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Monday, August 31, 2009

President William McKinley's 1901 Visit to Memphis

Posted By on Mon, Aug 31, 2009 at 11:03 AM

I really have no idea how many U.S. presidents have visited Memphis over the years. Somebody I'll have to look through the Lauderdale Mansion guest books and make a list. But I do know that William McKinley paid us a visit here on April 30, 1901, because I found proof of it, in the form of an old stereopticon card, showing him making a speech in Court Square.

Our 25th president had been elected to a second term in office in 1900 and, for reasons that he never made clear to me, decided to embark on a goodwill tour of the country the following year, taking with him five of his cabinet members. The party left Washington, D.C., by train in mid-April and made a looping journey through the sunny Southland. Newspapers reported that the individual railroad cars, "among the handsomest ever constructed in this country," were given names. The president's special coach was the Olympia. Others were Omena, Guina, St. James, Pelion, and Charmion. Just in case anyone asks you.

After a brief stop in Corinth, Mississippi, the train arrived at the Calhoun Street Station (site of today's Central Station), on Tuesday afternoon, April 30th. An artillery squad fired a 21-gun salute, and Company A of the Confederate Veterans (yes, there were plenty of them still alive) formed an honor guard as McKinley and his entourage filed into fancy carriages for the drive to Court Square. The newspapers of the day noted the irony, "as the men in grey with the western sun beaming fiercely on their grey heads and stooped forms marched as a guard to the former leader of the blue and the Grand Army of the Republic." We were still cranky about the way that whole thing turned out, you see.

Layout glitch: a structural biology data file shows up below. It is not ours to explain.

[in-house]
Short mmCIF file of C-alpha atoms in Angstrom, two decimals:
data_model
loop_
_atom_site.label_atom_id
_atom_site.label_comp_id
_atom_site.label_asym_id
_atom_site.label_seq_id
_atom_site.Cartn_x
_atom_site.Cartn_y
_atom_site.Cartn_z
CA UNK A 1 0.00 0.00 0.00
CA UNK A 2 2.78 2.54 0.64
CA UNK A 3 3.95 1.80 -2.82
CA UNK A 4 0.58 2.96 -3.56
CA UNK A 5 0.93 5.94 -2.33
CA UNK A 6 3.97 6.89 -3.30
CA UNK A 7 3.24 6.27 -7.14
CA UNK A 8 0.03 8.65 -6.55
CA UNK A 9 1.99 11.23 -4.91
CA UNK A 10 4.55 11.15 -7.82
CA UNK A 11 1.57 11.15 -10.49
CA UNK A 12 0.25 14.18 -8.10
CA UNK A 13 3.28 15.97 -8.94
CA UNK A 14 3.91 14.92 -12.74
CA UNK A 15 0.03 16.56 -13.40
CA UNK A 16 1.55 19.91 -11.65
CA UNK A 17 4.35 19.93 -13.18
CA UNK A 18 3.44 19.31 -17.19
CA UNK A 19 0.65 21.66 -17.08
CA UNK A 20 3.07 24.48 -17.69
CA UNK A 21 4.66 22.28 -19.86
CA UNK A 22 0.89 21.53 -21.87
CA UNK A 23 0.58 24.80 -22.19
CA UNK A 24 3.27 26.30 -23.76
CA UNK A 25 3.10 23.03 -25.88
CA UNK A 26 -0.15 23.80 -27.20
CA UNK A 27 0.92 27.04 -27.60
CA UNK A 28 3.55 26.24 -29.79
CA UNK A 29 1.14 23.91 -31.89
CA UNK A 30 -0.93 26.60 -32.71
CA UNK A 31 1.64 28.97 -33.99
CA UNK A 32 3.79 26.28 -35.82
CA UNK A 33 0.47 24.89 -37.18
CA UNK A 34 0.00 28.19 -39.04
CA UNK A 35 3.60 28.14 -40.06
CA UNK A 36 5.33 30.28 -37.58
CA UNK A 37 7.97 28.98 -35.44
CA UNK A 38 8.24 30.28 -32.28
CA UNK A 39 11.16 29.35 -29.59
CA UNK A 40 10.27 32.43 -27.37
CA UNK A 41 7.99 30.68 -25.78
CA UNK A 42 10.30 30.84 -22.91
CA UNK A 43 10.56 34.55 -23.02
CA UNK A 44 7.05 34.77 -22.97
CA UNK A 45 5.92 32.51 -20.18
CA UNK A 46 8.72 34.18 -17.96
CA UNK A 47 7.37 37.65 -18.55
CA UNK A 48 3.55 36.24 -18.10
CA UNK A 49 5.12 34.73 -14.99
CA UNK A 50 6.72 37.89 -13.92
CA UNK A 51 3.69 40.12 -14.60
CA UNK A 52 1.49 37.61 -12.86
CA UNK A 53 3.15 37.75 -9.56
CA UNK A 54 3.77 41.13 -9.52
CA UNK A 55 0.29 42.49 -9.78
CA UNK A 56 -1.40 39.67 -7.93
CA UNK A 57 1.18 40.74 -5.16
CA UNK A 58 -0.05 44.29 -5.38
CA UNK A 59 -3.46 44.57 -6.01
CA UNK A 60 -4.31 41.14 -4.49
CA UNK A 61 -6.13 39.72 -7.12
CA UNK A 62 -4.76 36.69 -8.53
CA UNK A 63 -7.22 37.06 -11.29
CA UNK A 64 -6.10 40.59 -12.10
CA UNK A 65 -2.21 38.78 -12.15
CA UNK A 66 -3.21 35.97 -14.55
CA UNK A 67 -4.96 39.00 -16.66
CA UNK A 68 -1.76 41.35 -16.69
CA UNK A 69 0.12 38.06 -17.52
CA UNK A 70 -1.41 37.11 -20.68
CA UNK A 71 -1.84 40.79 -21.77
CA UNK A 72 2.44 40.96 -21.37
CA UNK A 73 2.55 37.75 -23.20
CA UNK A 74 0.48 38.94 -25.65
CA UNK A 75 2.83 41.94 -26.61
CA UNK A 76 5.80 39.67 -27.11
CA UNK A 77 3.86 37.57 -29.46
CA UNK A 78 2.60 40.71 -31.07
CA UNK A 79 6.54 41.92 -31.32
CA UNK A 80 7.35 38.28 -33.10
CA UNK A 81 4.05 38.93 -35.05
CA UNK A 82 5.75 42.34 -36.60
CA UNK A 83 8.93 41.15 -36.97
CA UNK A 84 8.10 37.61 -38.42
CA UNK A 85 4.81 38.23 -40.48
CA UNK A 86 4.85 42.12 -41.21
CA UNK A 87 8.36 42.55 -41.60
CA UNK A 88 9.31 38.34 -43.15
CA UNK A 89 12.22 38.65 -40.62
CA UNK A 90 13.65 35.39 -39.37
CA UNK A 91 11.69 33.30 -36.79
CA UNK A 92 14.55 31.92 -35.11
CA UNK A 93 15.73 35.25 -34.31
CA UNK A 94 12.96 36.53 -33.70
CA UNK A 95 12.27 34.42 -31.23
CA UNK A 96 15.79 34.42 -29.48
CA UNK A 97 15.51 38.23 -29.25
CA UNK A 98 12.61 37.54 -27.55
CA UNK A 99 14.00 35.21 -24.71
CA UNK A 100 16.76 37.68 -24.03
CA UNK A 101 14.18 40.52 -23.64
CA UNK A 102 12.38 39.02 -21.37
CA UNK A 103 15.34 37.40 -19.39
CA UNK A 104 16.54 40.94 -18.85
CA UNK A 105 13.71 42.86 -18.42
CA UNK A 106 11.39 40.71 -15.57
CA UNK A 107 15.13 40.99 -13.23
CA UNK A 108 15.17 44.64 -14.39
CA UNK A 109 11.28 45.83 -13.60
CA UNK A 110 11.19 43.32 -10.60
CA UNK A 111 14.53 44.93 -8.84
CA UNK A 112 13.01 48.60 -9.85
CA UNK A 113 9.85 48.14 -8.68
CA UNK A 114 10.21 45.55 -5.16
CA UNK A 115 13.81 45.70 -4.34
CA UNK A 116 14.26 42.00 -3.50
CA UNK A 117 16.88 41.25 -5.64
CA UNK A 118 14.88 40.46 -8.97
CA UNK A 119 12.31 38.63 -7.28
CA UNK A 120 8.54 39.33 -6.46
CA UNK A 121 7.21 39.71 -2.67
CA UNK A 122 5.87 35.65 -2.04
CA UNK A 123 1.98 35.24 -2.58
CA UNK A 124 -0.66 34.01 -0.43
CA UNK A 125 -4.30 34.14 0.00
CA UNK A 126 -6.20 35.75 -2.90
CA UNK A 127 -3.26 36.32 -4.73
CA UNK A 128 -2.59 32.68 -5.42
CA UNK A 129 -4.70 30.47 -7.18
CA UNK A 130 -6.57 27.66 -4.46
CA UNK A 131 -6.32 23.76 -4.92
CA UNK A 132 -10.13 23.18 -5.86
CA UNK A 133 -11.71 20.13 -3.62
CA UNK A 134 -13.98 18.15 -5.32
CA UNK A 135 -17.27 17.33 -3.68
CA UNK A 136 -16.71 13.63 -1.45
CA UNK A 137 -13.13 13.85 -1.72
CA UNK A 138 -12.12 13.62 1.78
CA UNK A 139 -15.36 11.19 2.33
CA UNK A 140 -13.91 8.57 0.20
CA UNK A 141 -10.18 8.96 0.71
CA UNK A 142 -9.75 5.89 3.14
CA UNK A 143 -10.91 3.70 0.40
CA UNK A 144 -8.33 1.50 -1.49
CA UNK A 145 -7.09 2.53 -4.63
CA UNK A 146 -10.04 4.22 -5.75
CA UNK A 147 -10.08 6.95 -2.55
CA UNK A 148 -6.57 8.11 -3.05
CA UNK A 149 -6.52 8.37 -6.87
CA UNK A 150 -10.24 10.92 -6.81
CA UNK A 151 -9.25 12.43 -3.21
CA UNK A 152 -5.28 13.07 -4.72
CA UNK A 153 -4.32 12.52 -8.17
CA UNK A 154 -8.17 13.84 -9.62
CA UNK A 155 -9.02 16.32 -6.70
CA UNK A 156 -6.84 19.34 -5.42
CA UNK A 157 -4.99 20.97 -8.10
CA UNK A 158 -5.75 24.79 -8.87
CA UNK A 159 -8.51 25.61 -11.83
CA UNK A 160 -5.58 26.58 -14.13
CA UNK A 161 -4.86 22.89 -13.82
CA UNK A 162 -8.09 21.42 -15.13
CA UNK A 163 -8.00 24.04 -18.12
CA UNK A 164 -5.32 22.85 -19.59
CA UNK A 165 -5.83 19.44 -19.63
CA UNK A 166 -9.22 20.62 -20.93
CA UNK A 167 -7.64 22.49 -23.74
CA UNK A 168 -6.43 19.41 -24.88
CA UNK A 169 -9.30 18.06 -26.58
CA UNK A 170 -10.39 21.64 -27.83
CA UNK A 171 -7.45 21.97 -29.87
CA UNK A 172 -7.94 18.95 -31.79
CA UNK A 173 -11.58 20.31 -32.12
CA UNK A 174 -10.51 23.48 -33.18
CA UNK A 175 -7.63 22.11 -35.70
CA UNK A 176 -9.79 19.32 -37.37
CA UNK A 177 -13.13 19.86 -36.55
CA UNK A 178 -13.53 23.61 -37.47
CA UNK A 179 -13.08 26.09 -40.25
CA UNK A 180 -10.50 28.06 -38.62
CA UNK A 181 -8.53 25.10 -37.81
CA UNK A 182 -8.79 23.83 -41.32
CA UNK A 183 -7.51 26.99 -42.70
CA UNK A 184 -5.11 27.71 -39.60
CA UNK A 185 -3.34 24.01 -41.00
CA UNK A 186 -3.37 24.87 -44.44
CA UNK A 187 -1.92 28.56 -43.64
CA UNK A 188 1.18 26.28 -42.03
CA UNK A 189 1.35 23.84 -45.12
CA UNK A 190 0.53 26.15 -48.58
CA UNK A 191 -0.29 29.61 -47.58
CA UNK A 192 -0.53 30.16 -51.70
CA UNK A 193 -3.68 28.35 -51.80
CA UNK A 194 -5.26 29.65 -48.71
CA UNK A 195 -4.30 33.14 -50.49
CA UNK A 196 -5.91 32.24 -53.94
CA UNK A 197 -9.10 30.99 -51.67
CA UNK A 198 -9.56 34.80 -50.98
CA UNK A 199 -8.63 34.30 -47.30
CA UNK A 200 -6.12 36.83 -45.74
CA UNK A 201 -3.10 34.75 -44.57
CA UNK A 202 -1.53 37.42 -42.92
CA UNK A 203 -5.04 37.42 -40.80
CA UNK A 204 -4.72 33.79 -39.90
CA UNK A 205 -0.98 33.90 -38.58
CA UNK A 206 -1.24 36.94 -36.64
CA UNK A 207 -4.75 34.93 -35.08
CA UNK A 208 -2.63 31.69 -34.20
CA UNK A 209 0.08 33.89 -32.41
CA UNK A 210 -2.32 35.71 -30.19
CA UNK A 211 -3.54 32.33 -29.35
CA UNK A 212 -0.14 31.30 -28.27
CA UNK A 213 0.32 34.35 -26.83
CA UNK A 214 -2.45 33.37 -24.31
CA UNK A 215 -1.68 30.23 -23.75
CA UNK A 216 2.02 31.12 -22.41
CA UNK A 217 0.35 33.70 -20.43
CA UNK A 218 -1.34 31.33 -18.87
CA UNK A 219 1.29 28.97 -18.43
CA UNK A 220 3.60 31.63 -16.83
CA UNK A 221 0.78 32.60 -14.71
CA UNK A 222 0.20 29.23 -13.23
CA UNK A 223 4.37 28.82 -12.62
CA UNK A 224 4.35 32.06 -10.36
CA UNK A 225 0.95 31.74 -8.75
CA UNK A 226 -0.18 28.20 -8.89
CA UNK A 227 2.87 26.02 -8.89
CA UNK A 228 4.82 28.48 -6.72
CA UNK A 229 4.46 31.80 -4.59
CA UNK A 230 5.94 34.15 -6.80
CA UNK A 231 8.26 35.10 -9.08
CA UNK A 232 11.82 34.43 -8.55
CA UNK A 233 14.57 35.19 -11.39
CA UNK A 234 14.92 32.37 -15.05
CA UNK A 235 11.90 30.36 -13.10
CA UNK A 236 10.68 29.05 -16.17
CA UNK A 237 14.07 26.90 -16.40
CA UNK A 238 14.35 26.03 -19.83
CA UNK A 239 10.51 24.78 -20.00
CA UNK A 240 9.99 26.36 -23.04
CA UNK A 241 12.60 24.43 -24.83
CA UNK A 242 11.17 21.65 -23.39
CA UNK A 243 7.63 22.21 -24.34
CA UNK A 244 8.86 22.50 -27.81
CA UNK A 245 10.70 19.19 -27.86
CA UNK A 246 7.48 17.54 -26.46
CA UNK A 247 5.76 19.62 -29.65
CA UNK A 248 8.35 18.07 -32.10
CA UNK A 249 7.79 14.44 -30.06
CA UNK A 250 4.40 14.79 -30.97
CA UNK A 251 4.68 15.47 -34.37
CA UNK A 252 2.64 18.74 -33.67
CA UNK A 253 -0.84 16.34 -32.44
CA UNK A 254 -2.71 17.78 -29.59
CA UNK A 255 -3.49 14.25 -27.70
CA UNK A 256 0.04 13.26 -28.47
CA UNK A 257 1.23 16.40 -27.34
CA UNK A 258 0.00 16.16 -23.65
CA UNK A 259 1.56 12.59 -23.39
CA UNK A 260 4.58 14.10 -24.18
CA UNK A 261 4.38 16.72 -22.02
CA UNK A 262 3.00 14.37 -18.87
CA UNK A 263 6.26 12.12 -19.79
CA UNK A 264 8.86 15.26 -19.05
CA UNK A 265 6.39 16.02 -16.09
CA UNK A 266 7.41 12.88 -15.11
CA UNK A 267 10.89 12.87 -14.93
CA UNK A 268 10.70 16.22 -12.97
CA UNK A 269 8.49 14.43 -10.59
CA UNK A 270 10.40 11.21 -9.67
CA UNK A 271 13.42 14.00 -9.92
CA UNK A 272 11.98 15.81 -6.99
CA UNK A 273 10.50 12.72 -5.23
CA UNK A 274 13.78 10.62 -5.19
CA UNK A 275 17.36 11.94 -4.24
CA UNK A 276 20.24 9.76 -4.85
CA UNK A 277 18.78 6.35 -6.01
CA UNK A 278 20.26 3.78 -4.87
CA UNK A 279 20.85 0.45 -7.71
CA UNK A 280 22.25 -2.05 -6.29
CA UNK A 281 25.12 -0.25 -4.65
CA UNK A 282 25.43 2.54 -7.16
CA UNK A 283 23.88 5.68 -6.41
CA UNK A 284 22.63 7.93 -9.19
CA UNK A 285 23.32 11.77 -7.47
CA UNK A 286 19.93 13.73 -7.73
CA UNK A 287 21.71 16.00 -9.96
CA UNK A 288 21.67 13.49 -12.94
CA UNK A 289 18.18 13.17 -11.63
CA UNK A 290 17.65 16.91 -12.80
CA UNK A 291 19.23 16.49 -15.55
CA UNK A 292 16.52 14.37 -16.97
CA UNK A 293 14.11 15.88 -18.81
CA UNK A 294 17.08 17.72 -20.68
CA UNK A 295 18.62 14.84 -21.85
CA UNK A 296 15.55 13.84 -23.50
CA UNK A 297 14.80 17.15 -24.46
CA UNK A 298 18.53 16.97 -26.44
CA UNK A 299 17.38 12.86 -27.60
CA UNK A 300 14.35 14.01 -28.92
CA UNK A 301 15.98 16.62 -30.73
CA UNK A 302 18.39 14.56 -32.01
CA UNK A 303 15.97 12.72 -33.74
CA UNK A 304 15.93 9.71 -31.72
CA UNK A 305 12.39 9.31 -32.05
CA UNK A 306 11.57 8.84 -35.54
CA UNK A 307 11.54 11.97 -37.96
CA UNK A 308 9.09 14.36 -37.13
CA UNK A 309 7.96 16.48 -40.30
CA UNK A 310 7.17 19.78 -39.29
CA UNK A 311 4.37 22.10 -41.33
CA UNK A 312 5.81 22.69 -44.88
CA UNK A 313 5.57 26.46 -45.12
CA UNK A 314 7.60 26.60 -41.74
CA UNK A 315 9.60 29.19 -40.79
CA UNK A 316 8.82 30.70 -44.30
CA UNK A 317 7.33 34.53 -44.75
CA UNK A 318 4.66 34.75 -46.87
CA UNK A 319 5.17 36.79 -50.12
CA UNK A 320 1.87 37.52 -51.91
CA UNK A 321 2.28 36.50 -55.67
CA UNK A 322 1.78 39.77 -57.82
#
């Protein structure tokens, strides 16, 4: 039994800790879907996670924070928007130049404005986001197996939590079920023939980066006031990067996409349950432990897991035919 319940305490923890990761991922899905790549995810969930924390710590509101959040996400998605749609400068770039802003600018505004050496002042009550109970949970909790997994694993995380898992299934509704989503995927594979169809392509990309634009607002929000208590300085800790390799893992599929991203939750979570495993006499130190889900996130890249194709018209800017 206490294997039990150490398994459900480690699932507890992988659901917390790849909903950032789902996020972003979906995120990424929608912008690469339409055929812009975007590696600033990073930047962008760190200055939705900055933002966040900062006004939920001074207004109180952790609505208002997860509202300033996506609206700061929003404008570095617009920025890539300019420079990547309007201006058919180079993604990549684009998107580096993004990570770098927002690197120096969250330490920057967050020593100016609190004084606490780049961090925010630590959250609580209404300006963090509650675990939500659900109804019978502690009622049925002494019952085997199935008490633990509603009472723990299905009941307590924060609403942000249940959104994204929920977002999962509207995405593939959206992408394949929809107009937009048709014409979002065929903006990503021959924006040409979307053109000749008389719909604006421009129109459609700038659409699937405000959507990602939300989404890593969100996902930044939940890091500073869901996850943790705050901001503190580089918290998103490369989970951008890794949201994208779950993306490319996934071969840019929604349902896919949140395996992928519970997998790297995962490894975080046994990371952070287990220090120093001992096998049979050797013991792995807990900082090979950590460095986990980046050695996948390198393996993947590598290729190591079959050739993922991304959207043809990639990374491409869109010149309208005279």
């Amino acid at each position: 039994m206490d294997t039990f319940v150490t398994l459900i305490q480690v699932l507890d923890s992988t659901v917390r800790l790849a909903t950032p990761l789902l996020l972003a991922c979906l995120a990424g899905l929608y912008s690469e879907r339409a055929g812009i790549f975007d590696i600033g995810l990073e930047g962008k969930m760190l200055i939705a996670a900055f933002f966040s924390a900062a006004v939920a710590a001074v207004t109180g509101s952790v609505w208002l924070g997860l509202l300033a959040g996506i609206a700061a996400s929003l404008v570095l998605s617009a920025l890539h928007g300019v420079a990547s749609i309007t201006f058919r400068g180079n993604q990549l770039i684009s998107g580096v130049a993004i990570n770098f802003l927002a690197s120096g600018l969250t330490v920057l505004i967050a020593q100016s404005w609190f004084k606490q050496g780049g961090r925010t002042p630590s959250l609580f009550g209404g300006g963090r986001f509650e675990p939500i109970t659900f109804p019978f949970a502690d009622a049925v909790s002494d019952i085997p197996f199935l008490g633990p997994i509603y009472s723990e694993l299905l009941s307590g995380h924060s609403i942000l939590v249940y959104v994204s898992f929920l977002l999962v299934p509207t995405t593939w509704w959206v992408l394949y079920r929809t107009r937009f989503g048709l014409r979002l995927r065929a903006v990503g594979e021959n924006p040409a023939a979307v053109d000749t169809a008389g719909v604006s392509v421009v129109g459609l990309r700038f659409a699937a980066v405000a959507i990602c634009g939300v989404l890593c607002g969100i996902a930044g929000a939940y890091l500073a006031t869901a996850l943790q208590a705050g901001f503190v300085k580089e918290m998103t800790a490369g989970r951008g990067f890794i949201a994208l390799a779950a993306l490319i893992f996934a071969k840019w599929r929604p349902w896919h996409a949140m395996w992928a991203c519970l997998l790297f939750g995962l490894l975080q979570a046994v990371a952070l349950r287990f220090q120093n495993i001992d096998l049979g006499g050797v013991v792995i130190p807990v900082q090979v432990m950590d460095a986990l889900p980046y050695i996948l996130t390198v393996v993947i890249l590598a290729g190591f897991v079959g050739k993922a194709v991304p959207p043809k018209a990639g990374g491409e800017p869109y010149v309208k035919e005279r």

At Court Square, "the masses of humanity filled every available space" to see the president, and "every time he changed a pose, the camera fiends took a snap shot of him." Even back then, you see, the papapazzi were a nuisance.

McKinley stepped onto the makeshift platform you see here and made a brief speech, thanking Memphians for "the warmth of your welcome and the generosity of your greeting" and paying special tribute to "the valor of the Tennessean [which] has been conspicuous upon every battlefield of the American republic." Afterwards, the president and his staff attended a reception at the Nineteenth Century Club, when it was located downtown, and after that they enjoyed a gala banquet at the old Peabody Hotel, when it was located at Main and Monroe.

The Commercial Appeal devoted six pages to the banquet, even running a diagram showing precisely where each person was seated in the dining room. The dignitaries dined on lobster cutlet and "teal ducks" and a two-foot-wide ribbon of American roses ran the length of the president's table. The newspaper also noted that the president sat "with his back to the north" as if that were significant, somehow.

What's really interesting, to me, is that all this hubbub was for men only. The women, including Mrs. McKinley and her escorts, attended a much smaller reception in the Peabody Cafe — sort of like the menfolk attending a nice dinner at Chez Philippe while the women waited in the lobby. In fact, the newspapers reported, "No toasts were proposed, as it was desired to shorten the dinner in order to give the ladies the opportunity to look in on the banqueters and hear the president's speech." As long as they stood outside in the hallway, I suppose, and kept quiet!

The parties ended around midnight, and McKinley and Company returned to their trains, which departed around 1:30 in the morning. Memphis' brief brush with greatness was over.

There was just a suggestion of McKinley's later fate. One newspaper observed that the president was followed everywhere by detectives and Secret Service agents: "These precautions are always taken as a safeguard in the event of any possible attack."

The tour headed west to California, then looped back east. On the afternoon of September 6, 1901, while attending the Pan-American Exposition in Buffalo, New York, McKinley was shot down by Leon Czolgosz, whom the newspapers described as an "anarchist." The president died eight days later.

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